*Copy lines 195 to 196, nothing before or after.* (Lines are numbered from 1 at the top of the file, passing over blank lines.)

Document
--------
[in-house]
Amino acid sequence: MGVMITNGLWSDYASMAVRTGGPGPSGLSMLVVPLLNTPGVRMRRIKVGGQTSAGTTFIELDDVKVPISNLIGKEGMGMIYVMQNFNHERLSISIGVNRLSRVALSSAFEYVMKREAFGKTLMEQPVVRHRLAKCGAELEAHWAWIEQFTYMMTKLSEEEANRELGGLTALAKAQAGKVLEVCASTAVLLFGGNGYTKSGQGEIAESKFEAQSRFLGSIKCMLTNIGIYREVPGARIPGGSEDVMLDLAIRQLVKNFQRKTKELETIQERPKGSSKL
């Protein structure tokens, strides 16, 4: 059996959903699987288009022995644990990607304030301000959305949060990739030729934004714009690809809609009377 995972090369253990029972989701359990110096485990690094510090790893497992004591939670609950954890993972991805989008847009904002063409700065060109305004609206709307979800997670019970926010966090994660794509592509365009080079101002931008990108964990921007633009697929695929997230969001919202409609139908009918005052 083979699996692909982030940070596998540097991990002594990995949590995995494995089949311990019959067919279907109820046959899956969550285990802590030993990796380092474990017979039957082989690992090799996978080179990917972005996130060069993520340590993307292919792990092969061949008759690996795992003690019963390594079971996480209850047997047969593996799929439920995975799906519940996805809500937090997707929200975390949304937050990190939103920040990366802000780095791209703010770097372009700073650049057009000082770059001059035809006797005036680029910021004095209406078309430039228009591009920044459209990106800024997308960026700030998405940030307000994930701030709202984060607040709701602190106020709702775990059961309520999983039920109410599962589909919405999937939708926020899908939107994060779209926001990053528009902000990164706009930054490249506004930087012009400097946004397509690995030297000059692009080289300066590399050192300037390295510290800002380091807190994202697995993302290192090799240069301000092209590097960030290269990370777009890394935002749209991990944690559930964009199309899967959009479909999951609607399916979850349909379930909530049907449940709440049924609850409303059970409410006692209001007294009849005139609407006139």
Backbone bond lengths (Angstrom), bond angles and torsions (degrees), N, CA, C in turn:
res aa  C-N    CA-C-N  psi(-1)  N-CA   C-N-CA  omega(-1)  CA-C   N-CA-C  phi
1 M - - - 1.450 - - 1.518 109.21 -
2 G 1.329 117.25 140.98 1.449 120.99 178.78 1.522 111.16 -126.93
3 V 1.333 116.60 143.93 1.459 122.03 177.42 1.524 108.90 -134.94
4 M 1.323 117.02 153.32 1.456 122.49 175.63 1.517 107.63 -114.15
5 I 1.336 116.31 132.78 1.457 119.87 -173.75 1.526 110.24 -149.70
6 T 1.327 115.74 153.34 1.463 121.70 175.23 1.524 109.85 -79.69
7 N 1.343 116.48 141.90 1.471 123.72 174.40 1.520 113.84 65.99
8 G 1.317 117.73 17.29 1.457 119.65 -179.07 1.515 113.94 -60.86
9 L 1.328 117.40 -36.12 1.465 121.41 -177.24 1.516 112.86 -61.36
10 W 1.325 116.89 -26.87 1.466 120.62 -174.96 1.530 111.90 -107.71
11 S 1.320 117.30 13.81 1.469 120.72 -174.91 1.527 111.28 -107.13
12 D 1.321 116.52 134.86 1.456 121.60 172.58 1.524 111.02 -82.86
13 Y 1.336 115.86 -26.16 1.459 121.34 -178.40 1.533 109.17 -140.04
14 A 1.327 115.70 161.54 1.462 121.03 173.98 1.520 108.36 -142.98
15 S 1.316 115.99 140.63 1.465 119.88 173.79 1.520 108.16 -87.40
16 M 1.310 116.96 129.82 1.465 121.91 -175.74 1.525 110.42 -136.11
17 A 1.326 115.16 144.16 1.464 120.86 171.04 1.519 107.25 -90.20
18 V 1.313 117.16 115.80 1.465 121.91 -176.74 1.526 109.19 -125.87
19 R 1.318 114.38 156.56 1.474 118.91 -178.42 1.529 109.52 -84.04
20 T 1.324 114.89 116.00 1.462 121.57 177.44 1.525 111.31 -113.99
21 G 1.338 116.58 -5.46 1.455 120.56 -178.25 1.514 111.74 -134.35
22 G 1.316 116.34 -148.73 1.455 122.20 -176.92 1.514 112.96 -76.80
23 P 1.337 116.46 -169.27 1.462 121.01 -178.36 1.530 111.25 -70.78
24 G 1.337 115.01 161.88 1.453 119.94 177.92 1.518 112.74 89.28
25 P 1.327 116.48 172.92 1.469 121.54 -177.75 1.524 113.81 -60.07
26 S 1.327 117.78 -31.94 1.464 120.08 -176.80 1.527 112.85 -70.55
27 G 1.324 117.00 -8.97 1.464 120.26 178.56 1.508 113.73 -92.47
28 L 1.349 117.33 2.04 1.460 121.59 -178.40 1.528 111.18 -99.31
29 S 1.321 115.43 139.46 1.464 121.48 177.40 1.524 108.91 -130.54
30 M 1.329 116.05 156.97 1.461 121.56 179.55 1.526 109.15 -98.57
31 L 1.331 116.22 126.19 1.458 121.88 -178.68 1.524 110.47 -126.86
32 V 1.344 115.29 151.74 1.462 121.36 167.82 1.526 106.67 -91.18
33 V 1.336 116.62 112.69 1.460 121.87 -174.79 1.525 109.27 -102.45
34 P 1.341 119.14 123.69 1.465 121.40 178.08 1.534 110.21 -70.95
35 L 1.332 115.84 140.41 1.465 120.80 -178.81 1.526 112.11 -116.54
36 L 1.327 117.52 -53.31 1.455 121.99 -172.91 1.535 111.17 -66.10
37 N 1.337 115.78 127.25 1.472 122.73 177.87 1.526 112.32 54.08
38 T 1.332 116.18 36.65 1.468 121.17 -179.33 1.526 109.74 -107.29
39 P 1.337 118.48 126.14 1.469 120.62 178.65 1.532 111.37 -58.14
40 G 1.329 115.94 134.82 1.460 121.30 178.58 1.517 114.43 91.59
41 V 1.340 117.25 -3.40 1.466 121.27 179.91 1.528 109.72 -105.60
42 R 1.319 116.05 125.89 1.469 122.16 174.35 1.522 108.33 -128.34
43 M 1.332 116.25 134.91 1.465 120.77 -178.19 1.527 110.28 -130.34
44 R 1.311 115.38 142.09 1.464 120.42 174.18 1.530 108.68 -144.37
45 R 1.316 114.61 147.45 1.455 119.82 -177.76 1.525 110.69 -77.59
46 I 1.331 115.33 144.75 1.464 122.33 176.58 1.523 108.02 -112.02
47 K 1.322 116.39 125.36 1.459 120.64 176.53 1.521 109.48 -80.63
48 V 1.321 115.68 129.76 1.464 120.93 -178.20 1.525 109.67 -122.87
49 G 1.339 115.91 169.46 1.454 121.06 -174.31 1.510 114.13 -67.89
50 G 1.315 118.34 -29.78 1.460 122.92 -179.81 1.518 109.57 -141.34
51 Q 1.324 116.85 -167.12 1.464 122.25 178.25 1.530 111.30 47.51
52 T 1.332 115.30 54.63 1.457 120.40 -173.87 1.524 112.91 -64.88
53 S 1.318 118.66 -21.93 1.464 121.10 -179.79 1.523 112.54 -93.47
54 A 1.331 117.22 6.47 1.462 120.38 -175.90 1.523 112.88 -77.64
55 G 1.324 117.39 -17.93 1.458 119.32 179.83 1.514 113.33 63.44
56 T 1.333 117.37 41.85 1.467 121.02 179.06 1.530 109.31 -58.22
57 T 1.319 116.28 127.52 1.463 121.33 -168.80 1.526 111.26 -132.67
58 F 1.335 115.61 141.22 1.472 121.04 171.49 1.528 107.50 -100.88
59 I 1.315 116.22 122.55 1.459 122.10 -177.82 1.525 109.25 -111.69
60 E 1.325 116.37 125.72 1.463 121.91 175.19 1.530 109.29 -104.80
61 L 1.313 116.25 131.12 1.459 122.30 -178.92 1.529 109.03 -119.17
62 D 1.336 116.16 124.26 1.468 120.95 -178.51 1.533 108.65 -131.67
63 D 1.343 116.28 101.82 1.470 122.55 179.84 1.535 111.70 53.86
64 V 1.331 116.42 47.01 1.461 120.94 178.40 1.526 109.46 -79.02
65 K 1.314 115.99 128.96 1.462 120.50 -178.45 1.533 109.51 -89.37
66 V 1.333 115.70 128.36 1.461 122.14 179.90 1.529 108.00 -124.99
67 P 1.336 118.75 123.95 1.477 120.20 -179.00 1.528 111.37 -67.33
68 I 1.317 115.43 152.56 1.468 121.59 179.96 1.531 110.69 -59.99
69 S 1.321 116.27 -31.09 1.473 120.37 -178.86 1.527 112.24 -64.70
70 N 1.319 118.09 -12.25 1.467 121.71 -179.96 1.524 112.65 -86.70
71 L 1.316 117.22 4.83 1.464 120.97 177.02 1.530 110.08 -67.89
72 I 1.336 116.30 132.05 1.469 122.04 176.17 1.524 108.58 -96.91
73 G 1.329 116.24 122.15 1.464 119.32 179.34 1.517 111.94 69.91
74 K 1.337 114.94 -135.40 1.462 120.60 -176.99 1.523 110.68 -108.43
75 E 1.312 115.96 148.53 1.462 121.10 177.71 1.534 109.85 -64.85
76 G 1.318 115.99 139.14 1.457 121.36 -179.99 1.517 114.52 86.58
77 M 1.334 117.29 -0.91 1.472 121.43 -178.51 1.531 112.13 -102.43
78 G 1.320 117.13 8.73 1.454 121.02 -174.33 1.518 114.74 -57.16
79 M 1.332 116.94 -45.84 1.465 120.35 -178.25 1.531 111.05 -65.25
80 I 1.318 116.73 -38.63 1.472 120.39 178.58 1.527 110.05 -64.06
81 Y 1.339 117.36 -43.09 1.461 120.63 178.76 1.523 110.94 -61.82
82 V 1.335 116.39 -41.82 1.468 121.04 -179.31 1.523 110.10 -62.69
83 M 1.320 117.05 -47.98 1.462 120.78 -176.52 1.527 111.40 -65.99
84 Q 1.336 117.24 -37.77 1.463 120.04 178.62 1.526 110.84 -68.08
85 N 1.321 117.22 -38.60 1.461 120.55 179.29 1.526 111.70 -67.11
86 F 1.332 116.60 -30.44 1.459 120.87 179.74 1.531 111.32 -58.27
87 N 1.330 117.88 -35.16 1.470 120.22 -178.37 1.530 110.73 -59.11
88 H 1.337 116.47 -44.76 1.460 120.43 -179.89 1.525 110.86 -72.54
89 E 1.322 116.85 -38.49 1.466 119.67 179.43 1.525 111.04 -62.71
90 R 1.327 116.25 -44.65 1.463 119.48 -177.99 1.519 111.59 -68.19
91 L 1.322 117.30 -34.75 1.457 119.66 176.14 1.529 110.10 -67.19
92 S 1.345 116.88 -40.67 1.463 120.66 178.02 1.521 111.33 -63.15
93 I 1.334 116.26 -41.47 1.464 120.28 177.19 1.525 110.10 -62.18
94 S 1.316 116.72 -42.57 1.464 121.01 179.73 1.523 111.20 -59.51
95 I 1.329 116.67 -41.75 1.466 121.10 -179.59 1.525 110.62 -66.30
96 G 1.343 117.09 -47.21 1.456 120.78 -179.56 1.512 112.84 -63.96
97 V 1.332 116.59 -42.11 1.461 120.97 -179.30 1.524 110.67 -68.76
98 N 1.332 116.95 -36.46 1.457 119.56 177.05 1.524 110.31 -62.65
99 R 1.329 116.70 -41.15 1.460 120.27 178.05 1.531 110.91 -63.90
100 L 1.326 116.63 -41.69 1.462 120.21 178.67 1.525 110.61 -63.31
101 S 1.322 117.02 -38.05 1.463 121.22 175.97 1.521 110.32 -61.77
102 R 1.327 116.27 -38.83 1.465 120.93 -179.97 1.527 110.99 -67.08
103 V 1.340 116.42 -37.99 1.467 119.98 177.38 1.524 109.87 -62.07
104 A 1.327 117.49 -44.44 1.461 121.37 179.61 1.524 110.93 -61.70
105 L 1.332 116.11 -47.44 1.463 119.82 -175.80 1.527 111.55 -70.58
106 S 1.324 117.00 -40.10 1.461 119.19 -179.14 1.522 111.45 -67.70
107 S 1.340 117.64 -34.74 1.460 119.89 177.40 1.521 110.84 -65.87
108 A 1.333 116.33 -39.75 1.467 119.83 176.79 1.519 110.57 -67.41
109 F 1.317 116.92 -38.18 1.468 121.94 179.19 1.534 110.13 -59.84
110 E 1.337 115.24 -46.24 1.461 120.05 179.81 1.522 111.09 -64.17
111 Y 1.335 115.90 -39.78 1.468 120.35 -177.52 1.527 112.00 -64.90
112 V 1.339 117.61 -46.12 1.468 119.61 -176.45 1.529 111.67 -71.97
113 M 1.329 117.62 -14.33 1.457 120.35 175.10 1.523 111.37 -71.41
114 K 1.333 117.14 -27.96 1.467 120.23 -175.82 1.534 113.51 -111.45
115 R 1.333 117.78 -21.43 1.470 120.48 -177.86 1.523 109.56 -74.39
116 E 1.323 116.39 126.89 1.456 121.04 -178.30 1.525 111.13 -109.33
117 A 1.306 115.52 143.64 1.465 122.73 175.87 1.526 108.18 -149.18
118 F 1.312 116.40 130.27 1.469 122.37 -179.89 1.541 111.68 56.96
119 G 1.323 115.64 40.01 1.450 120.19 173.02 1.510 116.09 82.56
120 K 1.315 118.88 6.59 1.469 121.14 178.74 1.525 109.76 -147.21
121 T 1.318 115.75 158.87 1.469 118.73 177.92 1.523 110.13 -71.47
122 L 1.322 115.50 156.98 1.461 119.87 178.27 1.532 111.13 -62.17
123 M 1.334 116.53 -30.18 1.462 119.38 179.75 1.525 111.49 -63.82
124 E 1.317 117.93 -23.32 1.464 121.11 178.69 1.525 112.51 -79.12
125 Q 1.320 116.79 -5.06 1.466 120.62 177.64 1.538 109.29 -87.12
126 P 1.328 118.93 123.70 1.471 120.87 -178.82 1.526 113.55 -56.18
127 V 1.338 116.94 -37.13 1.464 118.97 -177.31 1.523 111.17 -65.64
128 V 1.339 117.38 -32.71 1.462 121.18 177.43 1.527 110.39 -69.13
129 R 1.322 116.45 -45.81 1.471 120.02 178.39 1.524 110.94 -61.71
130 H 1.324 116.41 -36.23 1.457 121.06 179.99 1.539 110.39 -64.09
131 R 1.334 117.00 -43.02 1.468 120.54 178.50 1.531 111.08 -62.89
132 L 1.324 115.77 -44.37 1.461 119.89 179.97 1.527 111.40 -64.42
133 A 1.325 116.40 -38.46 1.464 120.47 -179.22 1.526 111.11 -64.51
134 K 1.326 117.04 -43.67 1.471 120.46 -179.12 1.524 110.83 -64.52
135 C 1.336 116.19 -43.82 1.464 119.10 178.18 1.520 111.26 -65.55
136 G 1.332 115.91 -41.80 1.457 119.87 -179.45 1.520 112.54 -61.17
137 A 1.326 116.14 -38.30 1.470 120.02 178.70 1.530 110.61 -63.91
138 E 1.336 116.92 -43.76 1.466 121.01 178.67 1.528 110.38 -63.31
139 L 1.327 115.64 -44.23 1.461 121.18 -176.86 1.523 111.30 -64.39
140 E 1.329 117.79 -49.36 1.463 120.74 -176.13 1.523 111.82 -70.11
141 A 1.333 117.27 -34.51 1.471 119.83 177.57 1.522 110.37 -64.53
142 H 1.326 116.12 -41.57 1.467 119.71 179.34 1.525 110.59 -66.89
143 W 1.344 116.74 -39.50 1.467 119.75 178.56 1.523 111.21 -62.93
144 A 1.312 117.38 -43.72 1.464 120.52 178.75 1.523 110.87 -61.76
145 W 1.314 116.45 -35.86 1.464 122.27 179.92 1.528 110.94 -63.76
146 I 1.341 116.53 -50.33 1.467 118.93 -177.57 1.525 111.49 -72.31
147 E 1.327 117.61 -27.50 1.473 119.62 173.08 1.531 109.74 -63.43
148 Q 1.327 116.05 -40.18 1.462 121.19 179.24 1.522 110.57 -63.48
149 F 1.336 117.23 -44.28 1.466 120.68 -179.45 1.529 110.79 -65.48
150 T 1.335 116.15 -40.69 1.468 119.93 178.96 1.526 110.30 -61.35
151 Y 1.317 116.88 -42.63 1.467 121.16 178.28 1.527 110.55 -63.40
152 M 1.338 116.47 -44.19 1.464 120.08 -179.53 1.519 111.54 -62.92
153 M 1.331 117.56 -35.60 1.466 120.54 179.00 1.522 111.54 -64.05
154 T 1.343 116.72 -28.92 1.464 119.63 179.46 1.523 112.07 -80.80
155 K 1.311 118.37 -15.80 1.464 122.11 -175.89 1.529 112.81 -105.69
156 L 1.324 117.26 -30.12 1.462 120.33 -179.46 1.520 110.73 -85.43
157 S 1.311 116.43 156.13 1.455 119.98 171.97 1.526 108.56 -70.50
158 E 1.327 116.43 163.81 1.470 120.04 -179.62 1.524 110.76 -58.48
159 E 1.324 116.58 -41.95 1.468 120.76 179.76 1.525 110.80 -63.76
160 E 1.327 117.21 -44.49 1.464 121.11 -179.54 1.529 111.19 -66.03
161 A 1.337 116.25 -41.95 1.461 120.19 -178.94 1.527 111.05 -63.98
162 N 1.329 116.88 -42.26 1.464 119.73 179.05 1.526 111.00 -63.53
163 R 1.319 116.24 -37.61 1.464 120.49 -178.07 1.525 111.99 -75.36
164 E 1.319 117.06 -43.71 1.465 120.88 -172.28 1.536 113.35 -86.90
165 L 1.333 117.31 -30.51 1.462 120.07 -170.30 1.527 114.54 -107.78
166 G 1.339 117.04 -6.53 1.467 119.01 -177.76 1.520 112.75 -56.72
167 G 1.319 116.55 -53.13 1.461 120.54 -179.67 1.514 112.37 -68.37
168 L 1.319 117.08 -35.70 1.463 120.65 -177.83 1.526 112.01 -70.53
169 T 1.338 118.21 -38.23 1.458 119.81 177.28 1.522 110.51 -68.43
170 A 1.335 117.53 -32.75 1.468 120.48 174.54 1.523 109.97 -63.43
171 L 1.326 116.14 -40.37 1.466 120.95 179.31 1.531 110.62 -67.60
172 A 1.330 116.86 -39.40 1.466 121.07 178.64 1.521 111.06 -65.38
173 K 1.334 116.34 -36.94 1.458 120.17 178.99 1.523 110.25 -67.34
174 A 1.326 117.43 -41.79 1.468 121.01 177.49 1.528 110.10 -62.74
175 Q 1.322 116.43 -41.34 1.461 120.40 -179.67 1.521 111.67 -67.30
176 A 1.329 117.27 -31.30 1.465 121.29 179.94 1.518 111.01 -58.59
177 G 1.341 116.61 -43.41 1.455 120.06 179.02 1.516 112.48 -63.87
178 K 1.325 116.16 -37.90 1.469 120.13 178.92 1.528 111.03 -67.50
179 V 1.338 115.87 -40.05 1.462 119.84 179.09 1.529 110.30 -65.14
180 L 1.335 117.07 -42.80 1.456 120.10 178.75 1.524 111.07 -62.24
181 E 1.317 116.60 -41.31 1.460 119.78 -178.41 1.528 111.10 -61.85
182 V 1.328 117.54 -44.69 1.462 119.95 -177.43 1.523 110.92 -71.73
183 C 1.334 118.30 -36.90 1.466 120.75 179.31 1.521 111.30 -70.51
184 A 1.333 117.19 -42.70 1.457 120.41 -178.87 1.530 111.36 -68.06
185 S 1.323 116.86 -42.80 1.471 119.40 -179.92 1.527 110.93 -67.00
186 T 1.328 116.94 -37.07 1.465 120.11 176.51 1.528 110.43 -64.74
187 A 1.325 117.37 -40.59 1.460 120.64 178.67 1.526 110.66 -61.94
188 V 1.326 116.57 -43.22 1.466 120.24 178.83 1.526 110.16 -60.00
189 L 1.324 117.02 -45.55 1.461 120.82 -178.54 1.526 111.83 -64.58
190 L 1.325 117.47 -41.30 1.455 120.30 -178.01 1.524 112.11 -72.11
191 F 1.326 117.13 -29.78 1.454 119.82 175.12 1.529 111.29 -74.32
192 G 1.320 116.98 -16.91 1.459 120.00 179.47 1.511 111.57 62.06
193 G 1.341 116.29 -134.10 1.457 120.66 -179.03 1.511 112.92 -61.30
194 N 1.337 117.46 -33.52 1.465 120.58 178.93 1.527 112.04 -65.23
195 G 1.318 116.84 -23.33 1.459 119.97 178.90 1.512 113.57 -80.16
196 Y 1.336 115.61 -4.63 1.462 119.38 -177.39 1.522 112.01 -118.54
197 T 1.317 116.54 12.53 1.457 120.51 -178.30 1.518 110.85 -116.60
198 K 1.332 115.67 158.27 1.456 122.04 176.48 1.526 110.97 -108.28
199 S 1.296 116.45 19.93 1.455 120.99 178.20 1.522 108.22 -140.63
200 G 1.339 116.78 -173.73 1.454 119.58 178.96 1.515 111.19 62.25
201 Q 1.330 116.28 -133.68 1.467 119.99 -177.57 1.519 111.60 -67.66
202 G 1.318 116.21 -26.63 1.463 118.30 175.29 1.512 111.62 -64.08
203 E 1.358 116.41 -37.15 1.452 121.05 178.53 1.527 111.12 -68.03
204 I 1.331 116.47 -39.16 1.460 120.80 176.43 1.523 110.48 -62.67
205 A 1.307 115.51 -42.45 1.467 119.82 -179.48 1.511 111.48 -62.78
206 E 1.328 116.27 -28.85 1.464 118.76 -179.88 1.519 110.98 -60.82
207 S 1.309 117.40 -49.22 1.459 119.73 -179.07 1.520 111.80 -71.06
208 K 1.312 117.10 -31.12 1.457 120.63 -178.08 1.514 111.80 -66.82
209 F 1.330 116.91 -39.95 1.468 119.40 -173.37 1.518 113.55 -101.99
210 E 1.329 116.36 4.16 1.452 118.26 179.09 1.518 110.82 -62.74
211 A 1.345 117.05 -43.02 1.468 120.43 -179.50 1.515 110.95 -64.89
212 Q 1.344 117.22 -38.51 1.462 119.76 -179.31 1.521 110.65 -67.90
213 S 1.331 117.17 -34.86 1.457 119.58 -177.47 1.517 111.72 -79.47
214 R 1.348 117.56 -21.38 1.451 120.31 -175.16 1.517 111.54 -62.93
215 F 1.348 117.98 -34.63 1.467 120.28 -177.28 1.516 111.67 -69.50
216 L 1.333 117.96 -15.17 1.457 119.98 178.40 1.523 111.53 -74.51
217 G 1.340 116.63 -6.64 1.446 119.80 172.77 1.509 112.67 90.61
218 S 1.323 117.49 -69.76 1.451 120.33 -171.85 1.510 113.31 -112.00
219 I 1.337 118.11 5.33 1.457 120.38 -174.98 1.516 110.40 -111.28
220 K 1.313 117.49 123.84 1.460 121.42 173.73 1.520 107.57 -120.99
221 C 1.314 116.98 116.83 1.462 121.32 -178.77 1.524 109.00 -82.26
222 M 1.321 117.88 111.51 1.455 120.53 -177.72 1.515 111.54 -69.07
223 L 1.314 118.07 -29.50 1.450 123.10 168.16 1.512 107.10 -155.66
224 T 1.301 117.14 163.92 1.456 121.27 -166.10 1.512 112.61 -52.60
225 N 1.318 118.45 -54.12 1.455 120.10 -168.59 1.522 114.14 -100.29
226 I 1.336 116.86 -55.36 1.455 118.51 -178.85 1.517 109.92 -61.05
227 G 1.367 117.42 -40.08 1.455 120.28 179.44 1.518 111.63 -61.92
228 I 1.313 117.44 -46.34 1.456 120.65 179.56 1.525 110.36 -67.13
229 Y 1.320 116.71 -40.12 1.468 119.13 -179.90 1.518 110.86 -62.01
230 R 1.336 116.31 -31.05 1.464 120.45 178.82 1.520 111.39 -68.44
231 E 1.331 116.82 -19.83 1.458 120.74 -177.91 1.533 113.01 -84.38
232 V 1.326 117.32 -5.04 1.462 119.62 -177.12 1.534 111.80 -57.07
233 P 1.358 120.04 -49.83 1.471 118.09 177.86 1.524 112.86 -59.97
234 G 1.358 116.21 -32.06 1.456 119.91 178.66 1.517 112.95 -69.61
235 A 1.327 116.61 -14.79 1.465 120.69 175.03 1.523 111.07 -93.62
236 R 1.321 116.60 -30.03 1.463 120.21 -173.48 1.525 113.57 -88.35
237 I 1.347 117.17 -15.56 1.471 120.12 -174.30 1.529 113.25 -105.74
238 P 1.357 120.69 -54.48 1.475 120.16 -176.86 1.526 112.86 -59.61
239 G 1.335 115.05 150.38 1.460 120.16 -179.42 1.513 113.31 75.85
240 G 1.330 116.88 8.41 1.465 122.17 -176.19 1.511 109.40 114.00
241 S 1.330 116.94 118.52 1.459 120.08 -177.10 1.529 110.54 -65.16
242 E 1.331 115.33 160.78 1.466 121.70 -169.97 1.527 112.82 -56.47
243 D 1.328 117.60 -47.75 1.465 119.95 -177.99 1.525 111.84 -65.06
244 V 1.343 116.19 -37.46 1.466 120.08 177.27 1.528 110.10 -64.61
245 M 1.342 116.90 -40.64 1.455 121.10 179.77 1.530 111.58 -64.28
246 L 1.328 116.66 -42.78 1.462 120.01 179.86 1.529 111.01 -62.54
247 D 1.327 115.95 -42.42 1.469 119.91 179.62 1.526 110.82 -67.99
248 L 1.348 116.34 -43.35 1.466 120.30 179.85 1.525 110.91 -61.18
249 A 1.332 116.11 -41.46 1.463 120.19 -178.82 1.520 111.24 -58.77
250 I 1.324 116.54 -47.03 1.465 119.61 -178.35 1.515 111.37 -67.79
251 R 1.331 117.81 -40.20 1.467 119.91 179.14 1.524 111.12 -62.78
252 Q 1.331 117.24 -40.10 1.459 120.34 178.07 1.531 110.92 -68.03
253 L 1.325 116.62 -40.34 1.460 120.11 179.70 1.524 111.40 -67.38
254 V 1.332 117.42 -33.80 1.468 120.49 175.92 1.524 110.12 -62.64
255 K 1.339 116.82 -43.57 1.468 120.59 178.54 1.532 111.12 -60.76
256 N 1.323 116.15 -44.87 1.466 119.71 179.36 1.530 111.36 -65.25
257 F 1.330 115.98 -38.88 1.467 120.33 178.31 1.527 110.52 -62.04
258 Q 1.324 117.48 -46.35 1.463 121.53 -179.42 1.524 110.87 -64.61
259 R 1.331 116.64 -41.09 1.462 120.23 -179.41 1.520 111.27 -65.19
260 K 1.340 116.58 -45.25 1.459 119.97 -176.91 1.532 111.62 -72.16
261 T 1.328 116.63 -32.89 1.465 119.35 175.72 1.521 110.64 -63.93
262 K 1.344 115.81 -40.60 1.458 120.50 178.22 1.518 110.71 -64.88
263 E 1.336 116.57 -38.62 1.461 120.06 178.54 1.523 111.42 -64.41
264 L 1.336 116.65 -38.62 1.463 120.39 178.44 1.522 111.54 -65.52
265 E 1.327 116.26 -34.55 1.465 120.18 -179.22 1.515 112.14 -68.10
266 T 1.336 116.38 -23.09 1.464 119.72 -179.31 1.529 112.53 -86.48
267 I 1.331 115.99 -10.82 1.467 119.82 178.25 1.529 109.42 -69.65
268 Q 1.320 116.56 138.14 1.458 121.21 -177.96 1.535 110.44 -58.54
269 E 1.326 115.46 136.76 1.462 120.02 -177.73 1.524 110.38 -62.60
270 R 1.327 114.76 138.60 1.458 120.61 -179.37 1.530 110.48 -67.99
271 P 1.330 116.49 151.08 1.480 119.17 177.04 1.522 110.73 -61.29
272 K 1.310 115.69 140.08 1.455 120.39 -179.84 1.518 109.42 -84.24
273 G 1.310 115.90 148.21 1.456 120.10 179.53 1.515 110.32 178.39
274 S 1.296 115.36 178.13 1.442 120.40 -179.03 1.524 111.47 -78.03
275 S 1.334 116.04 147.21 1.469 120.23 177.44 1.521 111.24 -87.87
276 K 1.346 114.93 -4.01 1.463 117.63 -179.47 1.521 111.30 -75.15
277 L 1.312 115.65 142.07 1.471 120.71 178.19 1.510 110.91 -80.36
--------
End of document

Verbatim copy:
190 L 1.325 117.47 -41.30 1.455 120.30 -178.01 1.524 112.11 -72.11
191 F 1.326 117.13 -29.78 1.454 119.82 175.12 1.529 111.29 -74.32